1. re: RGC1982

                          I think that it's actually much harder to not overcook a bird in the fryer and, consequently, a lot of folks who fry really do wind up eating foul fowl. It took me more than 4 or 5 birds to realize the standard turkey frying advice (much like that for roasting) was going to result in a bird that had breast meat at 180 degrees when the "cooking time" was complete. The techniques I have developed to avoid this, however, are very messy and not for the average fryer. Regardless, you point out something many don't realize.

                      3. re: Cathy

                        Re: potatoes, my husband's family, and now we, plan for at least 1 lb. person -- 10 lb.s 6-7 people. Ensures plenty of leftovers and take-home plates.

                      4. I am buying a fresh heritage turkey, which costs more than $5 a pound, so that alone will be close to the $50 the article talks about. Yes, that is a lot for a turkey but we had one before and it bore little resemblance to the ones put on most tables and feel it's worth the price for people to know what real turkey tastes like. I'm sure we could do it on the cheap for $50.....but that doesn't include the cost of wine does it?

                        2 Replies
                        1. re: escondido123

                          Escondido: I'm also in SD N. County; where are you buying your heritage bird? Thanks in advance...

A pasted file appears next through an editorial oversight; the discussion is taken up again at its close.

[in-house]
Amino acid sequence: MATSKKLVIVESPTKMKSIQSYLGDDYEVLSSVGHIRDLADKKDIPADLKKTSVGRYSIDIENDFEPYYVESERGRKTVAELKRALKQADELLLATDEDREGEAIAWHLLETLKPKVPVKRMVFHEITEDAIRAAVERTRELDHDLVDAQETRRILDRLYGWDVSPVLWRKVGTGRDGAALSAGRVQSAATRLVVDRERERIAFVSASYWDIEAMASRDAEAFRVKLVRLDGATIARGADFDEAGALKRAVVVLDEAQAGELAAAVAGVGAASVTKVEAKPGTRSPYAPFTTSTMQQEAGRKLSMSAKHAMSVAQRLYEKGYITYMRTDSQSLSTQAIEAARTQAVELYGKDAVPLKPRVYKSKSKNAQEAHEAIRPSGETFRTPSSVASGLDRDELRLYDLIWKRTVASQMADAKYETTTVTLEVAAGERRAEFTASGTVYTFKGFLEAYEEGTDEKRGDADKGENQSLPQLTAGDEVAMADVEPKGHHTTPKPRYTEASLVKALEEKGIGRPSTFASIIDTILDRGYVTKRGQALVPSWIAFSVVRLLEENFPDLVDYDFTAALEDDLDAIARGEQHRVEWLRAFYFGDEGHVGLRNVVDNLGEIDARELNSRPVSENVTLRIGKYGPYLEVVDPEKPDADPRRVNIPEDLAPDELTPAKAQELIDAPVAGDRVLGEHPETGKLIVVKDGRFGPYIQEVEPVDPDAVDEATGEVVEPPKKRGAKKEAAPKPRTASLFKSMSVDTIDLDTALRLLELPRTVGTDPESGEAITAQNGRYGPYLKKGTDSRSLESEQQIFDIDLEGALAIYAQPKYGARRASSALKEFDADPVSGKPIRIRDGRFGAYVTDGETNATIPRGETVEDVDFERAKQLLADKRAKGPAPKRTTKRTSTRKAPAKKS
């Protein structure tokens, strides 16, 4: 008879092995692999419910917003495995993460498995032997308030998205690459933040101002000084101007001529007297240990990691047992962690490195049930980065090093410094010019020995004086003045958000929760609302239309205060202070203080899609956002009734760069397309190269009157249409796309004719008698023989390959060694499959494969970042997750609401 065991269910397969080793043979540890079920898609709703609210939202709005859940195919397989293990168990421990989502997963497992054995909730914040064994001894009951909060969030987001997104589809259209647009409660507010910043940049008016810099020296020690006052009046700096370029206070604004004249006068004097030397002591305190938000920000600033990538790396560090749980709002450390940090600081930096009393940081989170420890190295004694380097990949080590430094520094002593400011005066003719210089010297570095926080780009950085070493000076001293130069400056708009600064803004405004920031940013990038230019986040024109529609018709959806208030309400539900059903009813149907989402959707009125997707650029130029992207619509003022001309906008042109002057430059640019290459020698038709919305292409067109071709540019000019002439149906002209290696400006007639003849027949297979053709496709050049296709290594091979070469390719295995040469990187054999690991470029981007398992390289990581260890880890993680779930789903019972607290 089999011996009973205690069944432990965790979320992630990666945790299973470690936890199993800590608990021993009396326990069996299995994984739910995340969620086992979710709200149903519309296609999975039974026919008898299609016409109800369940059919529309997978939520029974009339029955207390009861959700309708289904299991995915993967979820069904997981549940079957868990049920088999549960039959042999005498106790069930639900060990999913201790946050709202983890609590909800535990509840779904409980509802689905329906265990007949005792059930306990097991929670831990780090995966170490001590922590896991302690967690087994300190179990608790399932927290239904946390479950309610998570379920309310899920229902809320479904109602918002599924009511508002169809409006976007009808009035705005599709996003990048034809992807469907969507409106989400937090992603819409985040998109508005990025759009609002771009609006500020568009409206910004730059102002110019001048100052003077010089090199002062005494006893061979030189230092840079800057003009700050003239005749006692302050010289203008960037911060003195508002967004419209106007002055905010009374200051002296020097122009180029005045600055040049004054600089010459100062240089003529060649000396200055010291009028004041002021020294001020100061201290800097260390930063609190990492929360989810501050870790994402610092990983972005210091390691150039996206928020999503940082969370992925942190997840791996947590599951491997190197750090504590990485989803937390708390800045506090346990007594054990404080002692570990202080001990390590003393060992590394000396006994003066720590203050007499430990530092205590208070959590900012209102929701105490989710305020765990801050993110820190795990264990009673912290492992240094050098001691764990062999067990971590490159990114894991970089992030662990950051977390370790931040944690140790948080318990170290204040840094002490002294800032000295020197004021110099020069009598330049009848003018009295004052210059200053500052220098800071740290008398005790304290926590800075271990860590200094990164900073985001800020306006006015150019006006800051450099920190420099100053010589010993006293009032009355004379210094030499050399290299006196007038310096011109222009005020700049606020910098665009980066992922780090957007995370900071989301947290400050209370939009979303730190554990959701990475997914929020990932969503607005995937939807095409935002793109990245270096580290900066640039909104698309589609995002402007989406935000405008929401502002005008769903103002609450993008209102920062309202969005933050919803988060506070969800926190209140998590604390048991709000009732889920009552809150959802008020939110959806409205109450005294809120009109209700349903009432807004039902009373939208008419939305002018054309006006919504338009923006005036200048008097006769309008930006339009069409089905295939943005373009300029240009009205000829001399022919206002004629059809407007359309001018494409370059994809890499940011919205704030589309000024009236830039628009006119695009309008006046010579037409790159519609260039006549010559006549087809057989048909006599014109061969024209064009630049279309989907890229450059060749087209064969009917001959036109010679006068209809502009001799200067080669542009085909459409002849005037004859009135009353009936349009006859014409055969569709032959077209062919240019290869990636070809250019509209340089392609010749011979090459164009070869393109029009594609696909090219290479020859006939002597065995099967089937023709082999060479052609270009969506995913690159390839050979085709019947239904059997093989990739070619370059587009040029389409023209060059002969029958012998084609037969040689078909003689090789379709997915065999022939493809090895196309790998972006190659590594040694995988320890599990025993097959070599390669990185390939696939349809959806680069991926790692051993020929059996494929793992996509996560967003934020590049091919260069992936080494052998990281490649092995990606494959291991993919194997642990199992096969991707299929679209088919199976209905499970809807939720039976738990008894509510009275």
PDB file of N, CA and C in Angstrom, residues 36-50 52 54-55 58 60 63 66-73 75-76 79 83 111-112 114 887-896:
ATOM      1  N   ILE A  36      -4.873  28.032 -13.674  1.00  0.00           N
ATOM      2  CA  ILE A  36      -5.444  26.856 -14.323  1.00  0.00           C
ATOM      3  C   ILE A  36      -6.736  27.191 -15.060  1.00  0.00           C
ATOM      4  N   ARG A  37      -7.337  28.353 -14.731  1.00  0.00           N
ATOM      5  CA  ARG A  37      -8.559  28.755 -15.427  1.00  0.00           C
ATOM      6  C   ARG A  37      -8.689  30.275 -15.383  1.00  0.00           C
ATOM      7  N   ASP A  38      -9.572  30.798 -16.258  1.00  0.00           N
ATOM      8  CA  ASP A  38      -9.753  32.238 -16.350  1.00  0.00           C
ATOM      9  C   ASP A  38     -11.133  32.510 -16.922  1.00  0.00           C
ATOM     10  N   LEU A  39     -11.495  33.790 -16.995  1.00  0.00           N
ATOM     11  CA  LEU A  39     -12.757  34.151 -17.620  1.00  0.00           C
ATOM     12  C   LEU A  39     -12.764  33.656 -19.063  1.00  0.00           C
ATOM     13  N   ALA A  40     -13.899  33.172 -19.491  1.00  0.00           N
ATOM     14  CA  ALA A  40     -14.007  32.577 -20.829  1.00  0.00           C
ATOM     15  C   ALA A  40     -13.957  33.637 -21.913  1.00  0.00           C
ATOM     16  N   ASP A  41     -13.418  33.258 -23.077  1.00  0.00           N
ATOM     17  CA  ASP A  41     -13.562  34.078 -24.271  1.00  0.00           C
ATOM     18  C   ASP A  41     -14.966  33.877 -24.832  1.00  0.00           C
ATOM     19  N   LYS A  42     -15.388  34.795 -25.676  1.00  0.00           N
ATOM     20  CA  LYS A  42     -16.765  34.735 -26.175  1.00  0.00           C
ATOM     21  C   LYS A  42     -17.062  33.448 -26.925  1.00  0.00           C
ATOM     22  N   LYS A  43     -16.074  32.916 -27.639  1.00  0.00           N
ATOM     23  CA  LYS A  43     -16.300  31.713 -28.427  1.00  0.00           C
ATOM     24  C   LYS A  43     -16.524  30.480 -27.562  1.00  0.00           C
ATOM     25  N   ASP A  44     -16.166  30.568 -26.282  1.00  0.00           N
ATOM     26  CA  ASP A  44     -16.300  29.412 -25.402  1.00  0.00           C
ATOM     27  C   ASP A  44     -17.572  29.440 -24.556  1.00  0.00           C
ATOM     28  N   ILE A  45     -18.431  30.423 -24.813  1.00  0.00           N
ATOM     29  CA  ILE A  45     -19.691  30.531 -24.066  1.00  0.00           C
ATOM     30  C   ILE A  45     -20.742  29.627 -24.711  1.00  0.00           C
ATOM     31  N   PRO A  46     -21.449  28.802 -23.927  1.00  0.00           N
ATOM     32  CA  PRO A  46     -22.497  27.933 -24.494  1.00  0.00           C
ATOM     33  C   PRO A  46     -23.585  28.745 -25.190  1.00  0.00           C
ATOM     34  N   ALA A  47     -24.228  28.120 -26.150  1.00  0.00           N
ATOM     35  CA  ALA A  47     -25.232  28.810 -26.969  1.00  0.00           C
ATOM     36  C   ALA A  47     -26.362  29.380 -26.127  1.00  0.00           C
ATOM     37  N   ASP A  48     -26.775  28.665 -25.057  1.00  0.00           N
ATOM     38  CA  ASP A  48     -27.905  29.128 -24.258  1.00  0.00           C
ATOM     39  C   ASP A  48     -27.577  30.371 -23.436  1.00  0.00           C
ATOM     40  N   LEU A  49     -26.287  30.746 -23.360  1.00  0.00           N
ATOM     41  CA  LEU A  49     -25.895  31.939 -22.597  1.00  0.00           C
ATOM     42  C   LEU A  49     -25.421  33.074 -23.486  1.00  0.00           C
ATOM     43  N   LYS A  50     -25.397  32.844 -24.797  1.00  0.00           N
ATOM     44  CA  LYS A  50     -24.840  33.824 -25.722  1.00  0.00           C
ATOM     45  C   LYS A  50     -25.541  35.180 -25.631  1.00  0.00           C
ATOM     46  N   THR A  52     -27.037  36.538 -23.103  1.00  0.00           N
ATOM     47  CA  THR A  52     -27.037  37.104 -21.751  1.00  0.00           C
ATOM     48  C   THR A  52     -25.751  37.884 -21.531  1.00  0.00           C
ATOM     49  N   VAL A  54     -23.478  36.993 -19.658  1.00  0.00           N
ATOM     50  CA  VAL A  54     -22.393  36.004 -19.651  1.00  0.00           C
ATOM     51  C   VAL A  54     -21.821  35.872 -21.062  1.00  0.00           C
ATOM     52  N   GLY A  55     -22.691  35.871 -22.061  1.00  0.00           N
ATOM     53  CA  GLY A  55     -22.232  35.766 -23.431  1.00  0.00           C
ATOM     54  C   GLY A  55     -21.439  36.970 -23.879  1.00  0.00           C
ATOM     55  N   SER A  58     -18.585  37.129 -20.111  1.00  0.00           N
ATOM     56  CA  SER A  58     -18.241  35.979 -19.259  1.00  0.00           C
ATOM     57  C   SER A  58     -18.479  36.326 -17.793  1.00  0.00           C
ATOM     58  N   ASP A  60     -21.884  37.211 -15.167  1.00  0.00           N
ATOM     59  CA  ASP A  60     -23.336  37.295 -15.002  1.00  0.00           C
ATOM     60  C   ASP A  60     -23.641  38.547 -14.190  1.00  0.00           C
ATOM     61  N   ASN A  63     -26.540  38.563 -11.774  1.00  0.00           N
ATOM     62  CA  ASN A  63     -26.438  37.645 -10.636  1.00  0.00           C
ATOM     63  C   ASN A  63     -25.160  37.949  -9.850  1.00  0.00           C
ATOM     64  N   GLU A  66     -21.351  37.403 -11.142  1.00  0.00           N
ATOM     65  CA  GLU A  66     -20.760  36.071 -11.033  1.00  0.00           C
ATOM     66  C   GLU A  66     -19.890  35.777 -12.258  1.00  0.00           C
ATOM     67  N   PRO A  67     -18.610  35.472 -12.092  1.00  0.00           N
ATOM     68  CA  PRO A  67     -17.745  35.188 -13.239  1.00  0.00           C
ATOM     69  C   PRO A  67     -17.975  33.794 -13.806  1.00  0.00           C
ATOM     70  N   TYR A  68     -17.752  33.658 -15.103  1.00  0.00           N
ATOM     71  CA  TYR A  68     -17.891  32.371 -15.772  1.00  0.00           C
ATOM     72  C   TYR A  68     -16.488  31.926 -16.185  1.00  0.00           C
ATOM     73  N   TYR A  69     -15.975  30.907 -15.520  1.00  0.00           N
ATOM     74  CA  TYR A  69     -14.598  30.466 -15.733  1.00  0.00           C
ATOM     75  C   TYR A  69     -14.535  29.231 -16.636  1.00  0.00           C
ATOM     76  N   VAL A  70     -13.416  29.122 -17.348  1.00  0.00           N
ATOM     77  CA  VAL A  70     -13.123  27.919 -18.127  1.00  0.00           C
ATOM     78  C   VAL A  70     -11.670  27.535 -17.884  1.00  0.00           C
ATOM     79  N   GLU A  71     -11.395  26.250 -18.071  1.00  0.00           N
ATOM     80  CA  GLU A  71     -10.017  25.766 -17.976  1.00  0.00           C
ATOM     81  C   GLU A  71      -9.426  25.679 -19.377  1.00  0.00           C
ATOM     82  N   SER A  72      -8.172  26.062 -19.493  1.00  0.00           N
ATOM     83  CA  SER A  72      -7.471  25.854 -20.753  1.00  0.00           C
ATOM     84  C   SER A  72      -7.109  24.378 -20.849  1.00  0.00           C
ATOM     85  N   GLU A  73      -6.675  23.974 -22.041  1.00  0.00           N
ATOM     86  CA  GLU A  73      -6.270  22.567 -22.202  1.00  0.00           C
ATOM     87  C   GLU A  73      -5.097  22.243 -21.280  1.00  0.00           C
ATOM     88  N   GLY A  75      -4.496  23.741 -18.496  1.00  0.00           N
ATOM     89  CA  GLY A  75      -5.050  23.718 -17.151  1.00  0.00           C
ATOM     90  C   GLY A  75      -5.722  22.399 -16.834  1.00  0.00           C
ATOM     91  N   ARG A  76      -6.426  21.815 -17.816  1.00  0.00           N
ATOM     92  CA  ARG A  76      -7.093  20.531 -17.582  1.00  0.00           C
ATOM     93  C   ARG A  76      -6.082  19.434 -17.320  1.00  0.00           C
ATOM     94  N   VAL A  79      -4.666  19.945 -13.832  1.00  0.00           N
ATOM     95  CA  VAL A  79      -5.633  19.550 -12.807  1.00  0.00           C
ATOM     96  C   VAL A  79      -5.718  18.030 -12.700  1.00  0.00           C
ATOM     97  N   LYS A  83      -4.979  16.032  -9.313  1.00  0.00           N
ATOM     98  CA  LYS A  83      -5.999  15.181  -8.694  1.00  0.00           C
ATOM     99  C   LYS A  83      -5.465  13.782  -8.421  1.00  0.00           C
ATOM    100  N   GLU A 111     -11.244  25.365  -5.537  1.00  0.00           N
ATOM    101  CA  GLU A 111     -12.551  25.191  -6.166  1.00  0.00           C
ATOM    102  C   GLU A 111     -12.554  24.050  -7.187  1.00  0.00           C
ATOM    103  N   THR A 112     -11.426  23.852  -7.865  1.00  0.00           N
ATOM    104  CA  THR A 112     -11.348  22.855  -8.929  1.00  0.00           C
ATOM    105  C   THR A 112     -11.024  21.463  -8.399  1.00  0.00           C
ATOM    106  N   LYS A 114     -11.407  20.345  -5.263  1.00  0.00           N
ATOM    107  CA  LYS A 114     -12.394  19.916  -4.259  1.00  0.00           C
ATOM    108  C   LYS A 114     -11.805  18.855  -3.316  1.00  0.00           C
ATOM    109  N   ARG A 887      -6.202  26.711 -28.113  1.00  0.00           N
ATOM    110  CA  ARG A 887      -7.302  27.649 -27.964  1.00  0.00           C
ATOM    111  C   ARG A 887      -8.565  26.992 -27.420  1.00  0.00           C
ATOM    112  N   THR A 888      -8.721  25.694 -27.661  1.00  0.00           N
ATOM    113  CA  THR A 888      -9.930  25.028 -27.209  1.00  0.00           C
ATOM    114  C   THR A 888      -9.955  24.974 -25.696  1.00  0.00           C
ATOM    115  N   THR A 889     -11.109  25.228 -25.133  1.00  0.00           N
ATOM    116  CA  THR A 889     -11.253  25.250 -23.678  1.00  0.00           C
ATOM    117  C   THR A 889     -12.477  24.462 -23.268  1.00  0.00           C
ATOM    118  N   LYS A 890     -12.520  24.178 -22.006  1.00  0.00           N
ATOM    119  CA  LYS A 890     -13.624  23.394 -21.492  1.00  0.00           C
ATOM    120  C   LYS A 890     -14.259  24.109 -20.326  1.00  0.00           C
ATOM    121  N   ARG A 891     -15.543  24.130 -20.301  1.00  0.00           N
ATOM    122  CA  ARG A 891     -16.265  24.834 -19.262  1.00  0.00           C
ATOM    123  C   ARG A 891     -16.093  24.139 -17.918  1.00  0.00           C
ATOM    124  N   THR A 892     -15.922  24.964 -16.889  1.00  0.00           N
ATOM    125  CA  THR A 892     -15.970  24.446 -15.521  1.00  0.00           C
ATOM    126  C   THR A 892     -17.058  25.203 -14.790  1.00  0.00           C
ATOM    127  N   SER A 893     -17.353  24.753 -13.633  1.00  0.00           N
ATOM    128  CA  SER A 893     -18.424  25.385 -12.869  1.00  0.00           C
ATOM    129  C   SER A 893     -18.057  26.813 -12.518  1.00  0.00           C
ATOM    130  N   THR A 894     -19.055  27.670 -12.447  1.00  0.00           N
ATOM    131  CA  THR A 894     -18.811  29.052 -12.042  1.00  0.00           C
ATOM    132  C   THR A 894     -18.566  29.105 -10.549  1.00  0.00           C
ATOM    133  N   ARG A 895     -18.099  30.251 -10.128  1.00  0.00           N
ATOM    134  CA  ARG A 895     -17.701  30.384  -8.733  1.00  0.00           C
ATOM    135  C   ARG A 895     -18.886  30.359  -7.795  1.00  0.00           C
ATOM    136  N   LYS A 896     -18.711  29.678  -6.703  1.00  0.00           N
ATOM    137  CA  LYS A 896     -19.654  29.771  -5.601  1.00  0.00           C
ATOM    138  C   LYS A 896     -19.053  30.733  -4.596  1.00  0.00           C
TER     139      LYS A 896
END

1. re: pine time

                            I bought it at Jimbo's; you had to order it ahead. (Sorry I didn't see your post sooner, but by the 19th the deadline had passed anyway.)

                        2. We are feeding 25, and there is no way it will cost $98.00- we started shopping last week, and have already spent at least 50 dollars- chicken stock, butter, pickles, olives. have not even ordered the two turkeys. We will make a run nto Trader Joes next week to gluten free stuff for our 4 celiacs, and a trip to the farm stand for all the produce. The produce alone will be close to $100.00. Will have to keep track of my bills for the next week or so, but I could not do our annual feast for the stated cost!

                          1. But then again there are many many families in the US who wish they had $50 to spend on Thanksgiving, so that should put it in persepctive for the rest of us. When I pass the man or woman ringing the bell outside the grocery store this year, maybe I should deposit a few dollars into the "bucket" and consider it my tithe for a great Thanksgiving Day dinner.

                            3 Replies
                            1. re: escondido123

                              Yeah, that's what I was thinking.

                              It is a bad question for a board of people who are preocupied with food.

                              Chow put together a "cheap" dinner for eight for a little over $100 bucks.